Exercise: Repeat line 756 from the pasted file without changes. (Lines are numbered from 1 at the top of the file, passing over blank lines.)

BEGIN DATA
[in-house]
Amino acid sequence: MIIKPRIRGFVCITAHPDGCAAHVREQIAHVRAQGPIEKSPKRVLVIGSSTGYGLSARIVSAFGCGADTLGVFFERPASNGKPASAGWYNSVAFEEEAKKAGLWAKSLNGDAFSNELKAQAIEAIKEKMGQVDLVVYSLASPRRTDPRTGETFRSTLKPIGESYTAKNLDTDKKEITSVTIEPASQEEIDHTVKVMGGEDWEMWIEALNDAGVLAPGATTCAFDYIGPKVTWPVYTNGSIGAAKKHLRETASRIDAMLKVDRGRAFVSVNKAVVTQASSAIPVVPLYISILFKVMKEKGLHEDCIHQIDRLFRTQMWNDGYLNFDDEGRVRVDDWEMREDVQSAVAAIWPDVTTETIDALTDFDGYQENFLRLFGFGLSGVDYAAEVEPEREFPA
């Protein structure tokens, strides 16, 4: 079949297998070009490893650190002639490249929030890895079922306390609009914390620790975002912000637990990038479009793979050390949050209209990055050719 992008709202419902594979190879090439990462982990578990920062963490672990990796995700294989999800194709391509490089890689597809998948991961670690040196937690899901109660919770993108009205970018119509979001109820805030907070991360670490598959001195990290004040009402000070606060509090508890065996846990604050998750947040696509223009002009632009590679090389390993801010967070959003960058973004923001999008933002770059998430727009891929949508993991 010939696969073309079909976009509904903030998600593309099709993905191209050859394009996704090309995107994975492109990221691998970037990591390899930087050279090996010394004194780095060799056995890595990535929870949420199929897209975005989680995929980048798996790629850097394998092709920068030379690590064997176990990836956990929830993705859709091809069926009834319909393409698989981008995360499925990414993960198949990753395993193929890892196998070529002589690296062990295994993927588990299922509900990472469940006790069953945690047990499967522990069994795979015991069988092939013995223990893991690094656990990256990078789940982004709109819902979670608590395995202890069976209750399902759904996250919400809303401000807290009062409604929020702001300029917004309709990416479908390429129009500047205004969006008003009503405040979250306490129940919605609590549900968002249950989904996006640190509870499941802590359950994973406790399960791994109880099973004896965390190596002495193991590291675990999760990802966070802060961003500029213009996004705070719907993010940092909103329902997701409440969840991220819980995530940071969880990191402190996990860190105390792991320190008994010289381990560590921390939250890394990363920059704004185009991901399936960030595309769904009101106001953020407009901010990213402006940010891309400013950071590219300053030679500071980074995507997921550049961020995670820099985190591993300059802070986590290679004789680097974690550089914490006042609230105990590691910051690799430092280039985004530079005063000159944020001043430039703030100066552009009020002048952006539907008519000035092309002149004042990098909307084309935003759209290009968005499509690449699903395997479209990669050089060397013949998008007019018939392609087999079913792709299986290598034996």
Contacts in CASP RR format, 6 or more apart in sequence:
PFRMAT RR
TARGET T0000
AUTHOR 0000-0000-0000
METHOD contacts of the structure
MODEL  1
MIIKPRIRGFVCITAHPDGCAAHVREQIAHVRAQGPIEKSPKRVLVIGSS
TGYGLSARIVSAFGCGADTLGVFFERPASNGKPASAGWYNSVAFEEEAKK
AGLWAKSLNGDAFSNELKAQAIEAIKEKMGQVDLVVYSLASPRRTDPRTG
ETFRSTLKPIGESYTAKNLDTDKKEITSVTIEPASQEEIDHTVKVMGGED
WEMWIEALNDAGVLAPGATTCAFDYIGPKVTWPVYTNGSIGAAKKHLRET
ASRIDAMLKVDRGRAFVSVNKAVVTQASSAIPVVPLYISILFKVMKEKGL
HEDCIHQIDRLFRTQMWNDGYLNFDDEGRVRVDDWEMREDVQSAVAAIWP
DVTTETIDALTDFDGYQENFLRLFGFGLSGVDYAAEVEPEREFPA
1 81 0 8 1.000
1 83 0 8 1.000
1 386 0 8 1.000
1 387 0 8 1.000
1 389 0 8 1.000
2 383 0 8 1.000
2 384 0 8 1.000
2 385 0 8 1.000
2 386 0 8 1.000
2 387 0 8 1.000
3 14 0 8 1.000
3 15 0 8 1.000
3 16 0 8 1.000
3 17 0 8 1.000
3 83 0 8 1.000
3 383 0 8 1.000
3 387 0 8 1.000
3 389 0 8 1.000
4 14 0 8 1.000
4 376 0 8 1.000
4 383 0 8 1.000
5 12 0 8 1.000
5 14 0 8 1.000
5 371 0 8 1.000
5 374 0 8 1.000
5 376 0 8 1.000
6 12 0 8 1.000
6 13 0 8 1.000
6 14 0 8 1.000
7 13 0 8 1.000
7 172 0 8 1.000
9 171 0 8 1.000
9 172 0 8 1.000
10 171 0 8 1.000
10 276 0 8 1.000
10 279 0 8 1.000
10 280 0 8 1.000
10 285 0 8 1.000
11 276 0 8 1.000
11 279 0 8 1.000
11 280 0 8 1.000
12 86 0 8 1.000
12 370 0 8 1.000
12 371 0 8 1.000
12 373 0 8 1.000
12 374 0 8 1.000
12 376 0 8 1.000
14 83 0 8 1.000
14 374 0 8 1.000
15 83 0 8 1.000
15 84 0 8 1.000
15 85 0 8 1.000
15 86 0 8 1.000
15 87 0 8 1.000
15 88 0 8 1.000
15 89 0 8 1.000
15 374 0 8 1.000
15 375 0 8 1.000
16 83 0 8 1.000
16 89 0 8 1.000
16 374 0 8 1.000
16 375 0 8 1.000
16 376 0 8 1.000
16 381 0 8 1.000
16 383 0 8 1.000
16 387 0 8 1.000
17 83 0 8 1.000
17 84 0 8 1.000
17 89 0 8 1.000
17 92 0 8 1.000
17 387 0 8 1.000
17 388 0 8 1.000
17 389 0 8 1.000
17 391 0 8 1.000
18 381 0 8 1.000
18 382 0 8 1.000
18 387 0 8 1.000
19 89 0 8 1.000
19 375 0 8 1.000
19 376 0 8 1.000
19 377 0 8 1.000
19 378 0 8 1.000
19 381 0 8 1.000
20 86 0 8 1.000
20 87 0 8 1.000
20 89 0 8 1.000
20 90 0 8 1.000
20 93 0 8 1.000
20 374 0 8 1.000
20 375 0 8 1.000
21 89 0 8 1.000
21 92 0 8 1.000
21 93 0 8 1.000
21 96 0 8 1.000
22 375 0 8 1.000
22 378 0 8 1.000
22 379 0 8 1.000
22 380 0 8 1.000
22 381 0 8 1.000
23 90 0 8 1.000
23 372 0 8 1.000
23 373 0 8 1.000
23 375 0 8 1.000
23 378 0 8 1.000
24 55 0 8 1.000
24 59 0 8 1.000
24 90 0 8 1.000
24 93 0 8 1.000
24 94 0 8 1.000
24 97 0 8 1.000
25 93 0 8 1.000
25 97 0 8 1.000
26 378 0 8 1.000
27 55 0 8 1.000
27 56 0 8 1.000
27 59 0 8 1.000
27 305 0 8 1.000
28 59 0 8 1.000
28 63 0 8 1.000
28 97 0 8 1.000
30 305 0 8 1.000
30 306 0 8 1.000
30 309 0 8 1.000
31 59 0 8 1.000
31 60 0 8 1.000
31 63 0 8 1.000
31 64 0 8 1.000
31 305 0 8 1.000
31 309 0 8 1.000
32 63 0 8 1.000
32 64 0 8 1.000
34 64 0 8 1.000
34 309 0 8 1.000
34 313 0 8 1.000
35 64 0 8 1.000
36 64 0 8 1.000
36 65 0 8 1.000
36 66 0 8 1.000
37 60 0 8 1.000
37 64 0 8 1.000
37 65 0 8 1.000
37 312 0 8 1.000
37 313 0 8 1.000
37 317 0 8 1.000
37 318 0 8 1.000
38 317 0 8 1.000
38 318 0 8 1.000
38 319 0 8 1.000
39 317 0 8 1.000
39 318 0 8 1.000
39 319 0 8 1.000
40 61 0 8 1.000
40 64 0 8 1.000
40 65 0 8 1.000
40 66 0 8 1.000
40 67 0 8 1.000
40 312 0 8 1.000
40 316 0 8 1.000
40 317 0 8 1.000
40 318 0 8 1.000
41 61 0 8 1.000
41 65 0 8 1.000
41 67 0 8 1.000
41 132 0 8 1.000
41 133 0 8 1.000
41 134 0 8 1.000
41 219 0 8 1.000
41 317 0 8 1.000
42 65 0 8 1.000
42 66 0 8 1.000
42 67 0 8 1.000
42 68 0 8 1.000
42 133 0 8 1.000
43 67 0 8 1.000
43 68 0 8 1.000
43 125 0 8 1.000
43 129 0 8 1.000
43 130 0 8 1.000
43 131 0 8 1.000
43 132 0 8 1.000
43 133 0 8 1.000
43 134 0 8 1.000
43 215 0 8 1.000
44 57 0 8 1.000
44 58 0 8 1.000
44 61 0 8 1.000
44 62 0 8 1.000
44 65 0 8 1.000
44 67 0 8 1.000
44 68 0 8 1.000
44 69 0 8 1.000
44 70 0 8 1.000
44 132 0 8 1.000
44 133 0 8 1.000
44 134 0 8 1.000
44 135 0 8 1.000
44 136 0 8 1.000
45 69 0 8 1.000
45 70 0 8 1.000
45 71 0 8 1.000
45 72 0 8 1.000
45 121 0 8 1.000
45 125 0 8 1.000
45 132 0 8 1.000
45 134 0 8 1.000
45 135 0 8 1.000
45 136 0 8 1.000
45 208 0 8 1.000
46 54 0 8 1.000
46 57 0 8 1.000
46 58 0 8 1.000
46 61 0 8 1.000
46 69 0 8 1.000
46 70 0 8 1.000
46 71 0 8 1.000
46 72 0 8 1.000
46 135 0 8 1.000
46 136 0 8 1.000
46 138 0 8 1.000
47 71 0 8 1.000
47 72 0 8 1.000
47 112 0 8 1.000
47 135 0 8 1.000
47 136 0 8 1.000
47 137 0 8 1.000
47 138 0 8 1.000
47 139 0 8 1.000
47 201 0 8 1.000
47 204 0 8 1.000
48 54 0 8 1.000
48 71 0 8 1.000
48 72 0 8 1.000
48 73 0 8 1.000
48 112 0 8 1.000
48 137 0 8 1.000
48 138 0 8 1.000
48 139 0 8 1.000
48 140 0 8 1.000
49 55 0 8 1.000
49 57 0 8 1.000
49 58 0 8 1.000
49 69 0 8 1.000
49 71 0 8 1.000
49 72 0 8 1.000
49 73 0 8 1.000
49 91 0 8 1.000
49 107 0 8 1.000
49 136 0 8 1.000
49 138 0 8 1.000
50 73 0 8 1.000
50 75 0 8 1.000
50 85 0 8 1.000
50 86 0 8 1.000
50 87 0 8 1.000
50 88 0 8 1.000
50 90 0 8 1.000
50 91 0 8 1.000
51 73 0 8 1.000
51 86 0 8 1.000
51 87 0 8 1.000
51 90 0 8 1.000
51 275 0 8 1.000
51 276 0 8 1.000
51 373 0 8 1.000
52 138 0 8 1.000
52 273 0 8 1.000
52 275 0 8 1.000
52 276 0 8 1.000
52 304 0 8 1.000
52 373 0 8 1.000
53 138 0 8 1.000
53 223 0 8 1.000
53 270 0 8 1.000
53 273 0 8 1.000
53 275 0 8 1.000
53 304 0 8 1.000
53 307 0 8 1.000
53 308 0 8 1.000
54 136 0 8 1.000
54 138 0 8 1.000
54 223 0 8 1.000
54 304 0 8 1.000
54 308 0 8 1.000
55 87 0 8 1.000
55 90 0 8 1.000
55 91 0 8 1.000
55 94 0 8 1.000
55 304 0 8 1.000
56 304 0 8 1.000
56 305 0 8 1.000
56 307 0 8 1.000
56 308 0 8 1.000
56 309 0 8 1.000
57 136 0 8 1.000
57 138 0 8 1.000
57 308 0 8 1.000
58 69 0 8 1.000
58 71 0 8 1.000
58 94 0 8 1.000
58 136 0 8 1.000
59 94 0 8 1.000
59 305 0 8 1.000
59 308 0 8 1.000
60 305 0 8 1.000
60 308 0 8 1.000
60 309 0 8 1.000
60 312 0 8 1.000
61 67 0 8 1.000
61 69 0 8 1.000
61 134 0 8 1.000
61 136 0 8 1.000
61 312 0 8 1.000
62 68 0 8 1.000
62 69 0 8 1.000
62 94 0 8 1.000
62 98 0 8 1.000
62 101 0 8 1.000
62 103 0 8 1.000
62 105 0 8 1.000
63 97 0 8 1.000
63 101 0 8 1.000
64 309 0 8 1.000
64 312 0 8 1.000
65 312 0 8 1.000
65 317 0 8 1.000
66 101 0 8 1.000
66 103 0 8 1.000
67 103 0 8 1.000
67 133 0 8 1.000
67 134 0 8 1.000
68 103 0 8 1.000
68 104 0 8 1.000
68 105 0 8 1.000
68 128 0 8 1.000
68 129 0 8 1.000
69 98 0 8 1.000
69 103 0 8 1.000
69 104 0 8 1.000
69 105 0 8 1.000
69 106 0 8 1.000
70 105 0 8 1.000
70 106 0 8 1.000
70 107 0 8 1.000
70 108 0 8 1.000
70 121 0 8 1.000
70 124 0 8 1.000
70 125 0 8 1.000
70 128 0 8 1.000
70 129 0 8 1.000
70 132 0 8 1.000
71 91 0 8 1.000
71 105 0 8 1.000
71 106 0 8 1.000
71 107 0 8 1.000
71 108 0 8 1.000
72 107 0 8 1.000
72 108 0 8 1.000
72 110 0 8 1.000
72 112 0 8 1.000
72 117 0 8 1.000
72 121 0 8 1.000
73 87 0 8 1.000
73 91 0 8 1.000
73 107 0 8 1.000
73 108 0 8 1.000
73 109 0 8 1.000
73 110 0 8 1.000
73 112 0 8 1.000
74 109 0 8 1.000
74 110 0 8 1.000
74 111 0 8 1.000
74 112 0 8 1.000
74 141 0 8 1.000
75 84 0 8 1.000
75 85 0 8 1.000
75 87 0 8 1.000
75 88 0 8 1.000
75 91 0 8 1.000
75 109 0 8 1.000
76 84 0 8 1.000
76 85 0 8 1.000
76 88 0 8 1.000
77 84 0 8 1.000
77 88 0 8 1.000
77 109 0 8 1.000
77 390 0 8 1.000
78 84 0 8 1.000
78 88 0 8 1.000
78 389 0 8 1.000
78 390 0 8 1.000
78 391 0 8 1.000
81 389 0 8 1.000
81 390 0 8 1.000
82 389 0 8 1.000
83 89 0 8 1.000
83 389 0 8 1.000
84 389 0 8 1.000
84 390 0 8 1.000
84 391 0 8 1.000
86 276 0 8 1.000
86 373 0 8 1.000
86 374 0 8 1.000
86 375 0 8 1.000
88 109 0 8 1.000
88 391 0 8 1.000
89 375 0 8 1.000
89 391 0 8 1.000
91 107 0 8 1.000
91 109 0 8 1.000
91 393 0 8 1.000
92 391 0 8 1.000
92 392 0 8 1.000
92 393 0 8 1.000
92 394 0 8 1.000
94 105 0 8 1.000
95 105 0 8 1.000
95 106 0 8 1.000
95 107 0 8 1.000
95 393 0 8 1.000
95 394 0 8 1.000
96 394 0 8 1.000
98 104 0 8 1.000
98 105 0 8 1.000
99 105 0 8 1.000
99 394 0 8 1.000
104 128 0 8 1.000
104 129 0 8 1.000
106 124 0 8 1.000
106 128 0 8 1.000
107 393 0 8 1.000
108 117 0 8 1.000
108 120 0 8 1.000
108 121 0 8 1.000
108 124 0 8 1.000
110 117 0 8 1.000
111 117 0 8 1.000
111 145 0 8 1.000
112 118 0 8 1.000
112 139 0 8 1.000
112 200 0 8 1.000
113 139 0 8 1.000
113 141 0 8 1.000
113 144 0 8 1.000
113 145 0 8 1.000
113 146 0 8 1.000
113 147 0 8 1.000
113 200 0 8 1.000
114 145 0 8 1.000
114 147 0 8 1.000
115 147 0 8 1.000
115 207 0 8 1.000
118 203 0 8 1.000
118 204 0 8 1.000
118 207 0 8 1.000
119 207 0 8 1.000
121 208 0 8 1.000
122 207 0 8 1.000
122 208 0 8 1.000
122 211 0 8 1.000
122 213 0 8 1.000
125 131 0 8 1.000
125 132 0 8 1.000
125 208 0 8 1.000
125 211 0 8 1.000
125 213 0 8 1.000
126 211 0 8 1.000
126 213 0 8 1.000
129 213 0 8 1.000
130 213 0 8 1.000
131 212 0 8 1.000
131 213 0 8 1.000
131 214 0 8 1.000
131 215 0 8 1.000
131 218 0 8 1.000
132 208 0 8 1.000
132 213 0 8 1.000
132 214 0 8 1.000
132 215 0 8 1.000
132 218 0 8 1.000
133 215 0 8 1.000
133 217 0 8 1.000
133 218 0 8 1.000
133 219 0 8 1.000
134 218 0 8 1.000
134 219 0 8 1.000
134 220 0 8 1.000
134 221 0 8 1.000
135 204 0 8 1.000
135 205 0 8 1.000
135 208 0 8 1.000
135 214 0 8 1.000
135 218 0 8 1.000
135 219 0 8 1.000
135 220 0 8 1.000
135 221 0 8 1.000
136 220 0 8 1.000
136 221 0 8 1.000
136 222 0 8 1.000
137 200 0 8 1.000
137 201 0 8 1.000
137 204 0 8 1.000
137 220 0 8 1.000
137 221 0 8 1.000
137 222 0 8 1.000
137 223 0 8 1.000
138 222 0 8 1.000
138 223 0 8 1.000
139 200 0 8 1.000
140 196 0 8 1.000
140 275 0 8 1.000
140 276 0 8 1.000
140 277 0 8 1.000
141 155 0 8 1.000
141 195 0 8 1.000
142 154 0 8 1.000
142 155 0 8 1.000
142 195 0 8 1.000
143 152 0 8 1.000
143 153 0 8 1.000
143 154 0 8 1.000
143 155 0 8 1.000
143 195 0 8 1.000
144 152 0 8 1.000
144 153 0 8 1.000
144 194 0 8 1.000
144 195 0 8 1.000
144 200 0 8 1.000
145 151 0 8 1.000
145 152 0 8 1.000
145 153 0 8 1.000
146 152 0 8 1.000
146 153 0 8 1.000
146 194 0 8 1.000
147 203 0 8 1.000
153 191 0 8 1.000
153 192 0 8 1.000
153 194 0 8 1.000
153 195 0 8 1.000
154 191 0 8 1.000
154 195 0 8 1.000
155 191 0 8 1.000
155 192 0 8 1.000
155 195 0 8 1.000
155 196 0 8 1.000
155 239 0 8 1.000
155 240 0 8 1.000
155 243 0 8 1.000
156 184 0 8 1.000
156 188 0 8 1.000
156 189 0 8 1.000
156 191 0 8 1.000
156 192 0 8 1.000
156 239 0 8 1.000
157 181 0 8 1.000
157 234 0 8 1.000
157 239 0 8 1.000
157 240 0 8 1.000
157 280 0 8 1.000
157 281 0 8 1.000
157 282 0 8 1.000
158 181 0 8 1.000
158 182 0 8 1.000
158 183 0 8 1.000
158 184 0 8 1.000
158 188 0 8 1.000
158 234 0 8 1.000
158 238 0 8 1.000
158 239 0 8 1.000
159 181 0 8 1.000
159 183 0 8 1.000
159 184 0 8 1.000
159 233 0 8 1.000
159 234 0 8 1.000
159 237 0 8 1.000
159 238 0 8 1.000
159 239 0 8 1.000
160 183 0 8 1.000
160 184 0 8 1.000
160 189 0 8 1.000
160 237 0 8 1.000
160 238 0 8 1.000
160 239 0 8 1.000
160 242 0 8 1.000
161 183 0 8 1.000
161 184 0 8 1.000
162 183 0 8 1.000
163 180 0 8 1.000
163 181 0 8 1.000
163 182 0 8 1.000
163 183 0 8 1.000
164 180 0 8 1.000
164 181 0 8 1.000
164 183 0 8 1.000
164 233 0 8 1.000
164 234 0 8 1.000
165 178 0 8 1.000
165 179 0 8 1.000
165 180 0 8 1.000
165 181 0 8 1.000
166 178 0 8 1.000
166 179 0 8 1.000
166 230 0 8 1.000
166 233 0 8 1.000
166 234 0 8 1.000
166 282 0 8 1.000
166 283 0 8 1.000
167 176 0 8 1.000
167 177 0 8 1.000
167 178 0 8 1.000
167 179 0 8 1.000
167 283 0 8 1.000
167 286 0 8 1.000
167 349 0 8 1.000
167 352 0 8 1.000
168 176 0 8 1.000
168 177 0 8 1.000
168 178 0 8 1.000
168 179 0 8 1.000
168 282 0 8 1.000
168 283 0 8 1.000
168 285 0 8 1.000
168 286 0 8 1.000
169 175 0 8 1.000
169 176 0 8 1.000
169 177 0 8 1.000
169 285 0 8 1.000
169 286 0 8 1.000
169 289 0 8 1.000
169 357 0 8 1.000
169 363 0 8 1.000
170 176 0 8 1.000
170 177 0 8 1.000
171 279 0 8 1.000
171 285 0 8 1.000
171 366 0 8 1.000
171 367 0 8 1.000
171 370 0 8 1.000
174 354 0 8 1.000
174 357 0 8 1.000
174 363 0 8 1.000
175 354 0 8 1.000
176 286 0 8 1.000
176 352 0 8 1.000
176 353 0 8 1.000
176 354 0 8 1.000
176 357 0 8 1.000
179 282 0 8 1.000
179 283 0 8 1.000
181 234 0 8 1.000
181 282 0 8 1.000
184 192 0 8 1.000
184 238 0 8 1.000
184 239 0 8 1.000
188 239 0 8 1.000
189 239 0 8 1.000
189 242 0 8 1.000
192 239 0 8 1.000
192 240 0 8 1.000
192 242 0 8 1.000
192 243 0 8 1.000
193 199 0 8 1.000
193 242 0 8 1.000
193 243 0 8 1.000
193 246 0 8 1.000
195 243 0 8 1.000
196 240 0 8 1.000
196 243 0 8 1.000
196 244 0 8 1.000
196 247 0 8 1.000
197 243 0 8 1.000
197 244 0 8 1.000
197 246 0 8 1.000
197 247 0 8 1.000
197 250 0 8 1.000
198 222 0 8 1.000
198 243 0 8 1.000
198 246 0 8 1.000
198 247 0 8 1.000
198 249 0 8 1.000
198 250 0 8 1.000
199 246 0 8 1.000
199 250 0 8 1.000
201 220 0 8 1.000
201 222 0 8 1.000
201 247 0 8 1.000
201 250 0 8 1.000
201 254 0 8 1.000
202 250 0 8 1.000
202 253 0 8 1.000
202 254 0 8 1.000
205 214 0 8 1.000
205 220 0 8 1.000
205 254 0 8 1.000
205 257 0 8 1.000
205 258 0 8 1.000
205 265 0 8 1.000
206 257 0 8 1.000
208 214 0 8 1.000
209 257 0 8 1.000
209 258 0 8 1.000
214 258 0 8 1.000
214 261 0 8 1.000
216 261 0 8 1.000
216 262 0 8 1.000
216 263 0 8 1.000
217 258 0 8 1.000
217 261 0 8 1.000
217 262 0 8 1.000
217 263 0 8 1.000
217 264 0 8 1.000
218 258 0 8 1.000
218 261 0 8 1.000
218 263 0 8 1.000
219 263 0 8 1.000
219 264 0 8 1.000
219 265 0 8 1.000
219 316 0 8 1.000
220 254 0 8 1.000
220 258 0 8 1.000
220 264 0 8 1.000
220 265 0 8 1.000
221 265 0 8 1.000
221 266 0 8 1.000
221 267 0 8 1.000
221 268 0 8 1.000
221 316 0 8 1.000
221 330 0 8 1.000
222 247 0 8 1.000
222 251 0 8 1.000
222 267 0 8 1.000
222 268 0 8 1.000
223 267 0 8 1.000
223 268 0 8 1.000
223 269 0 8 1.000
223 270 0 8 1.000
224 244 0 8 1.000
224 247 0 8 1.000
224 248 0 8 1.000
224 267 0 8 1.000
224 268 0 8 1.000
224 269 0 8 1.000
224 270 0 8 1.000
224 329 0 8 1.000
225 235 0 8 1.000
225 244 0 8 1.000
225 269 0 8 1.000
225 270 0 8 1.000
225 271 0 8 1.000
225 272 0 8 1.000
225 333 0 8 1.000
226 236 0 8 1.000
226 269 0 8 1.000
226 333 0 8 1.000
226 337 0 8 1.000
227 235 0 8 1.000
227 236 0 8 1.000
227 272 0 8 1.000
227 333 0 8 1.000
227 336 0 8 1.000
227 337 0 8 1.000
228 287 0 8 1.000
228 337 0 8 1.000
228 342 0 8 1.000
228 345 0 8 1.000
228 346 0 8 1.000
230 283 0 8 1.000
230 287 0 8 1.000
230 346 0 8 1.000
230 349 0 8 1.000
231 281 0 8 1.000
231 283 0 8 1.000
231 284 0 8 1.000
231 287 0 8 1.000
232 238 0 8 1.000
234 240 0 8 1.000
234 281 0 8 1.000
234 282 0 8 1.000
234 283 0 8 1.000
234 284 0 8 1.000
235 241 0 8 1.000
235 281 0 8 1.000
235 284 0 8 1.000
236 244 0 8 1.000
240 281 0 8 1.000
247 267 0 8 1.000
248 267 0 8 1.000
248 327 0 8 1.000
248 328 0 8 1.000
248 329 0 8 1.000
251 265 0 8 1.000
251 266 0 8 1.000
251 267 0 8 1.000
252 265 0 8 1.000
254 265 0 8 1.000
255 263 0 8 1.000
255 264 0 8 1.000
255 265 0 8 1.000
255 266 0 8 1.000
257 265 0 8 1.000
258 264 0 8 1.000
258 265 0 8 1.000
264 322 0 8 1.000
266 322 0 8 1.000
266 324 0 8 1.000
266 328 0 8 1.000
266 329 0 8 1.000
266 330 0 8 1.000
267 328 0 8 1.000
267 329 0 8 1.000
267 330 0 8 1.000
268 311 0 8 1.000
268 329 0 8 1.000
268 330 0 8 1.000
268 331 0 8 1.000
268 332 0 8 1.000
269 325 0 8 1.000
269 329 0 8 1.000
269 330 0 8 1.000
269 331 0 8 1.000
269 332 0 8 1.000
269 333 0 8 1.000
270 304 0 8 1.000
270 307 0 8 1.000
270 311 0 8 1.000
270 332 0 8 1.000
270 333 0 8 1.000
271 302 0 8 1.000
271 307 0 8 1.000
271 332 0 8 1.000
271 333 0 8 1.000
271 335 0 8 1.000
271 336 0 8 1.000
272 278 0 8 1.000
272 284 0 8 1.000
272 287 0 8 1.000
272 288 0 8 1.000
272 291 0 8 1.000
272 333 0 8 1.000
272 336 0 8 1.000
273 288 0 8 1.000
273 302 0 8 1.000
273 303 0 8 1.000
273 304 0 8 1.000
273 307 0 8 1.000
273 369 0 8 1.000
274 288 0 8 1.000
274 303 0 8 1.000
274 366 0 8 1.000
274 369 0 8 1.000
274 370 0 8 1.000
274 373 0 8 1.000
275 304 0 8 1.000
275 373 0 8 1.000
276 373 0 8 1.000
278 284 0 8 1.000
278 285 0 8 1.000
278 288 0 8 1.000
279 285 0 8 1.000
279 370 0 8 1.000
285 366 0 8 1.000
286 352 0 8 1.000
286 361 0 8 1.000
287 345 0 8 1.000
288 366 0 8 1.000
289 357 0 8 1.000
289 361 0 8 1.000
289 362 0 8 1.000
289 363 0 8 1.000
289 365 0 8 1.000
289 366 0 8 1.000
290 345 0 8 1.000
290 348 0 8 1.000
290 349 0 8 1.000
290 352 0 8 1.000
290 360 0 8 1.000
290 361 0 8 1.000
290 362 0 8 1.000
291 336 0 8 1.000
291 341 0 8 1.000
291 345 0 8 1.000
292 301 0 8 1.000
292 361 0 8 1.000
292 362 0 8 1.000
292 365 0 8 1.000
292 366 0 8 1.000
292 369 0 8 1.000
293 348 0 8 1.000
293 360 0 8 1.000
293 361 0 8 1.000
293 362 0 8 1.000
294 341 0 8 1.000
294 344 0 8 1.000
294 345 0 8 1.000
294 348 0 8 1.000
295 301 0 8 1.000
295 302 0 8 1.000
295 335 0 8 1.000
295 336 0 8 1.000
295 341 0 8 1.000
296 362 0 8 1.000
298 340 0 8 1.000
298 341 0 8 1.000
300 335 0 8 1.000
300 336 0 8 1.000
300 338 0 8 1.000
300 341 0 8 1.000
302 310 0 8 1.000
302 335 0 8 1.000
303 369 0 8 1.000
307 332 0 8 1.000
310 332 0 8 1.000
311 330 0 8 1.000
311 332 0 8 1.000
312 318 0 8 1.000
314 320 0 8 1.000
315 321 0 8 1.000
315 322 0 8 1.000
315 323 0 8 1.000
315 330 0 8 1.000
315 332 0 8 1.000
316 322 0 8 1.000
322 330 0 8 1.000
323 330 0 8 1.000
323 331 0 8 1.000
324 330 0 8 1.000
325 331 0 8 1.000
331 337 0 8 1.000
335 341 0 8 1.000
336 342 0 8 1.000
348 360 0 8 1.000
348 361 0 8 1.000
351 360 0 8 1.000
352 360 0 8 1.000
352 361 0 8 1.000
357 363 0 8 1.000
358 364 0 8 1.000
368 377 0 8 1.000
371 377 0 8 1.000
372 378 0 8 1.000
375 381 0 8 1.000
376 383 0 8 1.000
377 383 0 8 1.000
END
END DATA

224 267 0 8 1.000